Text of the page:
Launching any business is not something to take lightly, especially in a competitive market.
Our customer is a SaaS application that helps website owners to get more subscribers from their website.
The idea for the product is not something new, but their take on it showed that they were ready to tackle a piece of the market share.
When they approached User Growth, they were still building the product, together with the founders we came up with the concept for the build-up to the launch, the launch strategy itself and the aftermath of what to do after their product was successfully launched.
- highly saturated market;
- complex technology; and
- the product was still being built (resulting in terrible user experience with onboarding after the first signup).
After analysing the product, we found that our customer’s biggest bottleneck in the customer journey was activation.
Activation is when users have a great first experience with the application and hit the WOW moment.
In this particular case, the data showed that customers did signup but in the end never really implemented the product on their website and knew what to do with it.
The data, however, showed that when users did implement the solution on their website within the first 30 minutes after signup and saw the power of what the product could do on their website, they were more likely to stick around and keep on using the product.
Yet, we found that only 7% of users did implement the product on their website within the first 30 minutes.
As a consequence, activation became our primary focus.
Before we could open the water tap and let in a flood of new users, we first had to fix the leaky basket.
Normally in a standard funnel setup, activation comes after the acquisition.
However, since we knew there was a leak in the funnel during the activation part, we decided to first focus on improving the activation process before starting any awareness and acquisition strategy.
We first proposed changes in the onboarding flow. Making the onboarding easier, more direct, accompanied by instructional videos on how to implement the tool on your website. Combined with a plugin for the most common used CMS out there (WordPress), we made the process of installation a lot easier.
This resulted in an increased activation rate of 300% in just under a month.
Now we knew how to activate our users, it was time to slowly start ramping up traffic.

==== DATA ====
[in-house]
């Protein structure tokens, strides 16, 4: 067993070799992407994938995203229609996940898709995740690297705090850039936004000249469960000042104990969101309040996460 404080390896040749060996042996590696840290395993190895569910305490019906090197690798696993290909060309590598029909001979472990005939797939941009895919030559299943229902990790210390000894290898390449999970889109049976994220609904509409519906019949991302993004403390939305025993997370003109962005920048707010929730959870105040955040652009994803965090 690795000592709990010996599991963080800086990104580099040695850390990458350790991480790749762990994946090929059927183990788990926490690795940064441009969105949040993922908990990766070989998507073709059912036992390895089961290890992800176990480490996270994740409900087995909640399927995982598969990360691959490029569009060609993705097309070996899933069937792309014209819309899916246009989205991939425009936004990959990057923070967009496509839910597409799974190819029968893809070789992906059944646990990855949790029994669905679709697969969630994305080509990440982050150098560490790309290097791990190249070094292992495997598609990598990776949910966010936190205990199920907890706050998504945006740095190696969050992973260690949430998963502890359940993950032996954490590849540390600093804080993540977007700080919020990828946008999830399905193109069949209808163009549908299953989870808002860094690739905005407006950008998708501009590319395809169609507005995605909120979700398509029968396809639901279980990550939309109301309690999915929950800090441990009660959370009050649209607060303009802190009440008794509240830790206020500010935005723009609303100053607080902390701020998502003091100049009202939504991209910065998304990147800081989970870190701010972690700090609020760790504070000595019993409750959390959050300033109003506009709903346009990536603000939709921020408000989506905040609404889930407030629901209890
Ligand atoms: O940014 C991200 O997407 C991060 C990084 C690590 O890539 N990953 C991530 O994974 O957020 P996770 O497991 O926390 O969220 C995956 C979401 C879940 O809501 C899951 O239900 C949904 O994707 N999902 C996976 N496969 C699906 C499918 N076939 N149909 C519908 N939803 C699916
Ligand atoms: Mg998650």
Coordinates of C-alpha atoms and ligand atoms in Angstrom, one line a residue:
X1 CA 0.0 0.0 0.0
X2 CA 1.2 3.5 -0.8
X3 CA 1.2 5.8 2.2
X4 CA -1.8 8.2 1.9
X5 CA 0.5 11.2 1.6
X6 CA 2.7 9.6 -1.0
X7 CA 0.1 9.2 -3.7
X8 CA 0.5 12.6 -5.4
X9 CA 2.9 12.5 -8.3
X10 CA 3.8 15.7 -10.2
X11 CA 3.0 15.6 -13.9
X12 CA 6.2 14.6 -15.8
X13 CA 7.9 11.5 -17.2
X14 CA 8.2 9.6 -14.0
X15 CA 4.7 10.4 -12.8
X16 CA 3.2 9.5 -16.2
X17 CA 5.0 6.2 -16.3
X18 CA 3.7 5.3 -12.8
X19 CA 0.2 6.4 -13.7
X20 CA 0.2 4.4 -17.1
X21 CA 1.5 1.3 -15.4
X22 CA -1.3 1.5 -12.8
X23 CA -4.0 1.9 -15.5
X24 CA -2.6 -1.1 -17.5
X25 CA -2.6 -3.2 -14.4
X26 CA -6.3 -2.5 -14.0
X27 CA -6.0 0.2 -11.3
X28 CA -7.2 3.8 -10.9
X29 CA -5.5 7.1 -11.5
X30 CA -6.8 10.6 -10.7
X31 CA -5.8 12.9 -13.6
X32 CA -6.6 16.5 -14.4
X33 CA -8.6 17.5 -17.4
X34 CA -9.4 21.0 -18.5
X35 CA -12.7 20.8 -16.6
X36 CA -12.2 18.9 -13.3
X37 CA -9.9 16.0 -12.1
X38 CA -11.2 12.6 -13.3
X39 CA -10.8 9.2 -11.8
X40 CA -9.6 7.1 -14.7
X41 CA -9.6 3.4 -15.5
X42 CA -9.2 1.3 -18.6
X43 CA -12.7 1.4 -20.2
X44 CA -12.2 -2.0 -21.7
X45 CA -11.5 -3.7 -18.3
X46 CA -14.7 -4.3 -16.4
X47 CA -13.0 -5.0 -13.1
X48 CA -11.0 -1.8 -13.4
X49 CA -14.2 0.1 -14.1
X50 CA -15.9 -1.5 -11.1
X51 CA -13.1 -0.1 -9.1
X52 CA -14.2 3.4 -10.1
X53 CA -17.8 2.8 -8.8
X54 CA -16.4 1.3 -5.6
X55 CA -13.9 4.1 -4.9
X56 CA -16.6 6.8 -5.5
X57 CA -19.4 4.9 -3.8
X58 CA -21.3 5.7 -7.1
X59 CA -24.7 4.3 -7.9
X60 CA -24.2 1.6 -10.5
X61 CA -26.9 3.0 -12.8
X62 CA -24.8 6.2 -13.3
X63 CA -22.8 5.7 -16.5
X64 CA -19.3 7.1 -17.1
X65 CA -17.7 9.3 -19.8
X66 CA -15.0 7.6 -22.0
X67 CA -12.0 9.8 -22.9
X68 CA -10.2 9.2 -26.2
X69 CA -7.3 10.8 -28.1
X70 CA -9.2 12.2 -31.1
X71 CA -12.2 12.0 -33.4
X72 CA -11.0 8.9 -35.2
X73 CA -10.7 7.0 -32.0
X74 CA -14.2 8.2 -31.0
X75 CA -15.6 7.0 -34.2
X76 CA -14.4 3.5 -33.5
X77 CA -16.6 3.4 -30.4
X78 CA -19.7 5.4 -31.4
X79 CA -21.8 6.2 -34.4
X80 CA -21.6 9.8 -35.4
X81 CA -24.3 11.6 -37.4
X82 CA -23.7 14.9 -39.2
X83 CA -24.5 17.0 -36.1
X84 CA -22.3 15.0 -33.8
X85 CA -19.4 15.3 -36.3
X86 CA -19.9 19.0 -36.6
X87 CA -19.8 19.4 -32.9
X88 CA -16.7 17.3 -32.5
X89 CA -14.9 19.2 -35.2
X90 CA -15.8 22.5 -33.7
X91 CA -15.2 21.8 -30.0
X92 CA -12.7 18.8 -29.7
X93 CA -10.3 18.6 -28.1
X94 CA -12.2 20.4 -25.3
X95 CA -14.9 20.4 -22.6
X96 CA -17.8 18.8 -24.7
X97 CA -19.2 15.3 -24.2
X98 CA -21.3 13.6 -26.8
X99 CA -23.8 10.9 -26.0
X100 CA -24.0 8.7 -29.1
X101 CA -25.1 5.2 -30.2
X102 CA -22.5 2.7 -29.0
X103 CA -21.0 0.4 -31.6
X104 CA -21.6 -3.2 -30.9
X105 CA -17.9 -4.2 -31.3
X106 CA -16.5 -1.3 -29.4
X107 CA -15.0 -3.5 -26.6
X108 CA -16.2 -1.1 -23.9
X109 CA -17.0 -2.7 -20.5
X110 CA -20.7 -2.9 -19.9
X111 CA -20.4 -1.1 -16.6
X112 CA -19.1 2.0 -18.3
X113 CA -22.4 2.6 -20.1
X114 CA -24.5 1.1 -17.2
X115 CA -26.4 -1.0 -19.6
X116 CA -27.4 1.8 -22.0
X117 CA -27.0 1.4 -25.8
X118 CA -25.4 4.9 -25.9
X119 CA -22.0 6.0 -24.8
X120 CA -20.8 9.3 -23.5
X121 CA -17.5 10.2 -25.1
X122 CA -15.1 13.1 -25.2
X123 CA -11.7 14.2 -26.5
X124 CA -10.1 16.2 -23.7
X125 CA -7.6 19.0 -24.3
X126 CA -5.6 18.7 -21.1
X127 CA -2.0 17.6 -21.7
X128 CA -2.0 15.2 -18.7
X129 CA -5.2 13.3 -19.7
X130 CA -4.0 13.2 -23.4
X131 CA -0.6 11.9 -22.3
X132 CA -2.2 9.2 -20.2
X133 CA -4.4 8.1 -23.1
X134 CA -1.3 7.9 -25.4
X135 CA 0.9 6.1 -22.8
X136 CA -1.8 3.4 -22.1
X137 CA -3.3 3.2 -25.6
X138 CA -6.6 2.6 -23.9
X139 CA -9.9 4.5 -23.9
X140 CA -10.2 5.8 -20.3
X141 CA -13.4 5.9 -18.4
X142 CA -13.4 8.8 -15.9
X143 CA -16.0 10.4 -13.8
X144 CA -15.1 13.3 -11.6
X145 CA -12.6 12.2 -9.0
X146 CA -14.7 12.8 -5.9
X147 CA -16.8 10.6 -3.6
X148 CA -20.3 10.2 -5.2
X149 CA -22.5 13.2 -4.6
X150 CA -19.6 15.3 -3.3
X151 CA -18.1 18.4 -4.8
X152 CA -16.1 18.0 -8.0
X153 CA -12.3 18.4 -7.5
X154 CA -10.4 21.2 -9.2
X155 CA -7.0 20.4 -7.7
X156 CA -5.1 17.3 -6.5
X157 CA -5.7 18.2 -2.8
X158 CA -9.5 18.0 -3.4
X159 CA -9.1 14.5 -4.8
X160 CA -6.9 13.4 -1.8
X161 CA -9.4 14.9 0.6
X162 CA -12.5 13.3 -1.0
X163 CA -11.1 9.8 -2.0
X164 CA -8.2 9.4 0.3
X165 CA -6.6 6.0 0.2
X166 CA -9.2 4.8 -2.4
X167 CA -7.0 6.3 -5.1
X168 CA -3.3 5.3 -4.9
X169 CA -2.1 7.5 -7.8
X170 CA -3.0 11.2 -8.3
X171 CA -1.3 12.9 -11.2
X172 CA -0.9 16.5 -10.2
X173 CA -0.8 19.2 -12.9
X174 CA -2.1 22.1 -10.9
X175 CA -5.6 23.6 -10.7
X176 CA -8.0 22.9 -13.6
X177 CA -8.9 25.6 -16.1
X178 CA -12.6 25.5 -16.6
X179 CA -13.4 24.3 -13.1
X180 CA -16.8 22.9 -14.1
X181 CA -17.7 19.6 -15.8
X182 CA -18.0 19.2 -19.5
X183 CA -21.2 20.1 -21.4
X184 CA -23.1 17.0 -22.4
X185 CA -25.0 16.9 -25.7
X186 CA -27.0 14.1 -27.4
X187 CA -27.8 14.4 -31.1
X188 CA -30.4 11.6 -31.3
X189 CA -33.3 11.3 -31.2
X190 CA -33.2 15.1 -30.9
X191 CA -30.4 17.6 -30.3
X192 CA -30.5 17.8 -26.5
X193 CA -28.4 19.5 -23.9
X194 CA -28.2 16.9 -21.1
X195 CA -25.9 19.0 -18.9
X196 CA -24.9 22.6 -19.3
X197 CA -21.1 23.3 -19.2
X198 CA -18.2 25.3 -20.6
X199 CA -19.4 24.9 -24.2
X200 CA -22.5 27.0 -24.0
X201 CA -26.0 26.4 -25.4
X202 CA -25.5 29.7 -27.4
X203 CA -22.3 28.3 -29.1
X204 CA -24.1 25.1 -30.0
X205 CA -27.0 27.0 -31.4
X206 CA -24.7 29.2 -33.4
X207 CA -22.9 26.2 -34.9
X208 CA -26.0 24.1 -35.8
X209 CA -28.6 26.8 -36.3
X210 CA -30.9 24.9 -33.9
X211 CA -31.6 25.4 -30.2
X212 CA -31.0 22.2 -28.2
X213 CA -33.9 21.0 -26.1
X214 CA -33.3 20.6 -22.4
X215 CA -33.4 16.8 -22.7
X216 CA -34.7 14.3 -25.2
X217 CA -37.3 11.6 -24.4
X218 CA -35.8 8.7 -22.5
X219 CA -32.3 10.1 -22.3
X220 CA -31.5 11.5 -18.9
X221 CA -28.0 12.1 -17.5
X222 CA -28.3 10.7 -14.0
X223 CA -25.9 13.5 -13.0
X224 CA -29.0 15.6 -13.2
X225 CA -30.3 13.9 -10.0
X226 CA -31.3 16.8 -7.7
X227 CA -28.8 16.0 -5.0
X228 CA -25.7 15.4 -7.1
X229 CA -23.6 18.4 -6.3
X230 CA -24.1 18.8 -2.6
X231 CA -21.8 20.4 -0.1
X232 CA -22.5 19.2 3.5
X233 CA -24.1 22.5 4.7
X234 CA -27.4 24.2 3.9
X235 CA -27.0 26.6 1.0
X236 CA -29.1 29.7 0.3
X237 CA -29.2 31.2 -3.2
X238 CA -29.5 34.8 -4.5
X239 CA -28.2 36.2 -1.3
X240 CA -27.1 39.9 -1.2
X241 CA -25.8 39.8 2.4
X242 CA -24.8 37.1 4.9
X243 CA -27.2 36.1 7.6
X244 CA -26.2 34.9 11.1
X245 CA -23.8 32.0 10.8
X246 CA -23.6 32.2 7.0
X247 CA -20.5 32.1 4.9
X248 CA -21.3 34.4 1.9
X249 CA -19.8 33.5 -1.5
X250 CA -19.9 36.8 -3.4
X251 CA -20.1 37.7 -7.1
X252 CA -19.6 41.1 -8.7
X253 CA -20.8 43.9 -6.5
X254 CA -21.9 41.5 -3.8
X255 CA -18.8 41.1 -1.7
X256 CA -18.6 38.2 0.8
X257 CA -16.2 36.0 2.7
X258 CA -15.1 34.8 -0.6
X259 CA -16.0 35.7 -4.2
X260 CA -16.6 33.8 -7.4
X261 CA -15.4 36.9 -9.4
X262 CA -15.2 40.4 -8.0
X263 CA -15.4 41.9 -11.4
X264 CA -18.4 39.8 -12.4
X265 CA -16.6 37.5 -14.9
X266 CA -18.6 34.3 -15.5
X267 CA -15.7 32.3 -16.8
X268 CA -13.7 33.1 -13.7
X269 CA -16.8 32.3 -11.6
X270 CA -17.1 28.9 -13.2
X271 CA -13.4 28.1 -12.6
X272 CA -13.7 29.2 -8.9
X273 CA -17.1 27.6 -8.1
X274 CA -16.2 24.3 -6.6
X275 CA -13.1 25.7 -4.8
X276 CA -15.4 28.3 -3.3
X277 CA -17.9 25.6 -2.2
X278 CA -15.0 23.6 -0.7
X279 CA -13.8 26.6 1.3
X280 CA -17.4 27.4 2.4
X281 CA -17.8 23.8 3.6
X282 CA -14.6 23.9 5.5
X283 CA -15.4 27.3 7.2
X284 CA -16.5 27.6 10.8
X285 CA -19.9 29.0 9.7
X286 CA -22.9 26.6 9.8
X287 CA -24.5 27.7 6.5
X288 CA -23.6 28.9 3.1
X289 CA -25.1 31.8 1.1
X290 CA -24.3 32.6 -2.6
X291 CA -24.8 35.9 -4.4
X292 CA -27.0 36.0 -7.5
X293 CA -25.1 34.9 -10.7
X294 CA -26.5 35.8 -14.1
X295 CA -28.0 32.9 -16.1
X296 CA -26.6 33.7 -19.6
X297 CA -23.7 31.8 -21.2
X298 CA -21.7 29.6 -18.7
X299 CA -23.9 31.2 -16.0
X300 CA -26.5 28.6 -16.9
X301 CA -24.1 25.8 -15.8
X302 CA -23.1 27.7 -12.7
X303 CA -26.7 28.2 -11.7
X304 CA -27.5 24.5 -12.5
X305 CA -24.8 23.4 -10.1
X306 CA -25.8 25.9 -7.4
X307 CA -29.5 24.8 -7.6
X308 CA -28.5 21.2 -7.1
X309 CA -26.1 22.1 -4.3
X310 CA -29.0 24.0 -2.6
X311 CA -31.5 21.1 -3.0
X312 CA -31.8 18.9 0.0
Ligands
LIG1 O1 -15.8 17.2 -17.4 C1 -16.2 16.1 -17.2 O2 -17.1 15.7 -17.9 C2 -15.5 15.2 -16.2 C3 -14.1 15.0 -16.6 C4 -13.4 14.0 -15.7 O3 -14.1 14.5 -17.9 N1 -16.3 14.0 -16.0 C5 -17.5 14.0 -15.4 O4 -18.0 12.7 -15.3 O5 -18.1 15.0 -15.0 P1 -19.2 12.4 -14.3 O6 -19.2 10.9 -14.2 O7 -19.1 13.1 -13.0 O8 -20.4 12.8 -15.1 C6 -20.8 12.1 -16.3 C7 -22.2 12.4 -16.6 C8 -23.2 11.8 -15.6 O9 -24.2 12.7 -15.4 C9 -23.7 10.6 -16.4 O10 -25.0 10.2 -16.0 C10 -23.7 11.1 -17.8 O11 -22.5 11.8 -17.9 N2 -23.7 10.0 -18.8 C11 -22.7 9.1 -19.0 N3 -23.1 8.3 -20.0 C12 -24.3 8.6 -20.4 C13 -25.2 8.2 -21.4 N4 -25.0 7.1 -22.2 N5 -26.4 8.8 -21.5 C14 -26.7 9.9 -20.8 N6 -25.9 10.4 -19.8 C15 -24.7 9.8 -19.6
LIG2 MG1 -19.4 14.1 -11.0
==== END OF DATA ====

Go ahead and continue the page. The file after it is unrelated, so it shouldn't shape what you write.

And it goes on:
For this, we mainly used email marketing as our customer had already a significant email list available but we also used other channels where we had great engagement such as social media and especially through content marketing.
The key was to build awareness around a newly to be launched product before the product was even live so we could test our hypothesis around the activation more thorough, and generate interest on how the product could be used for gaining new subscribers on your website as part of any company’s overall marketing strategy
When the moment arrived to go all-in on the acquisition, we came up with an extensive launch strategy, based on the Rule of Seven.
The Rule of Seven is a marketing principle that states that your prospects need to come across your offer at least seven times before they really notice it and start to take action.
The “seven” touch-points we used for our customer were:
- YouTube/LinkedIn/Facebook and other existing social media platforms on which our client was active
- Email Marketing
- Podcasts (guest posts)
- Display Bannering and Search Engine Marketing
- Push notifications from existing owned web properties
- General Content Marketing
- Influencer Marketing
This strategy resulted in their first 3000 customers within the first seven days of the launch.
For the newly acquired users to not just sign up but keep on coming back, we designed a drip campaign.
Drip campaigns are automated sets of emails that go out based on specific timelines or user actions. They enable you to stay in touch with groups of people based on events like when a user signs up for an account or how often that user visits your site, when they don’t return, etc.. Each time a drip email is sent out, it comes from a queue of already-written emails—there’s no need to manually write and send each one.
We used ConvertKit for these drip emails.
Drip emails were sent, on activation, after onboarding, and in the following days and weeks after signup.
Obviously, revenue is key for any business. Without revenue, you will not have cash flow and without cash flow, your business will die from lack of cash, which is the oxygen to any business.
Without it, you will not be able to pay for all the other functions, and you will go out of business very quickly.
Revenue trumps all.
For our customer, we had a little bit of runway. As a result, we proposed to first stay free for a little while to gain as many insights as possible still on how people were using the application.
After a period of six weeks, we came up with a pricing strategy that consisted of a free tier and a two-tier premium offering.
Reviewing the UX/UI on the checkout process, making sure the transition was as smooth as possible and upgrading to higher tiers was very easy were the main focus points.
The goal of this stage is to get happy customers to recommend the product to others so that you create viral loops, increase the Customer Lifetime Value (CLV) of these customers so that you can afford a higher Customer Acquisition Cost (CAC) to reach out to new audiences.
The next steps would be to start implementing referral mechanisms the moment their customers have the WOW moment.
This strategy and implementation are currently in the works.
- Successful product launch, with a steady flow of 400 subscribers per day after launch.
- Funnel fully optimised.
- Increased activation rate of 300%.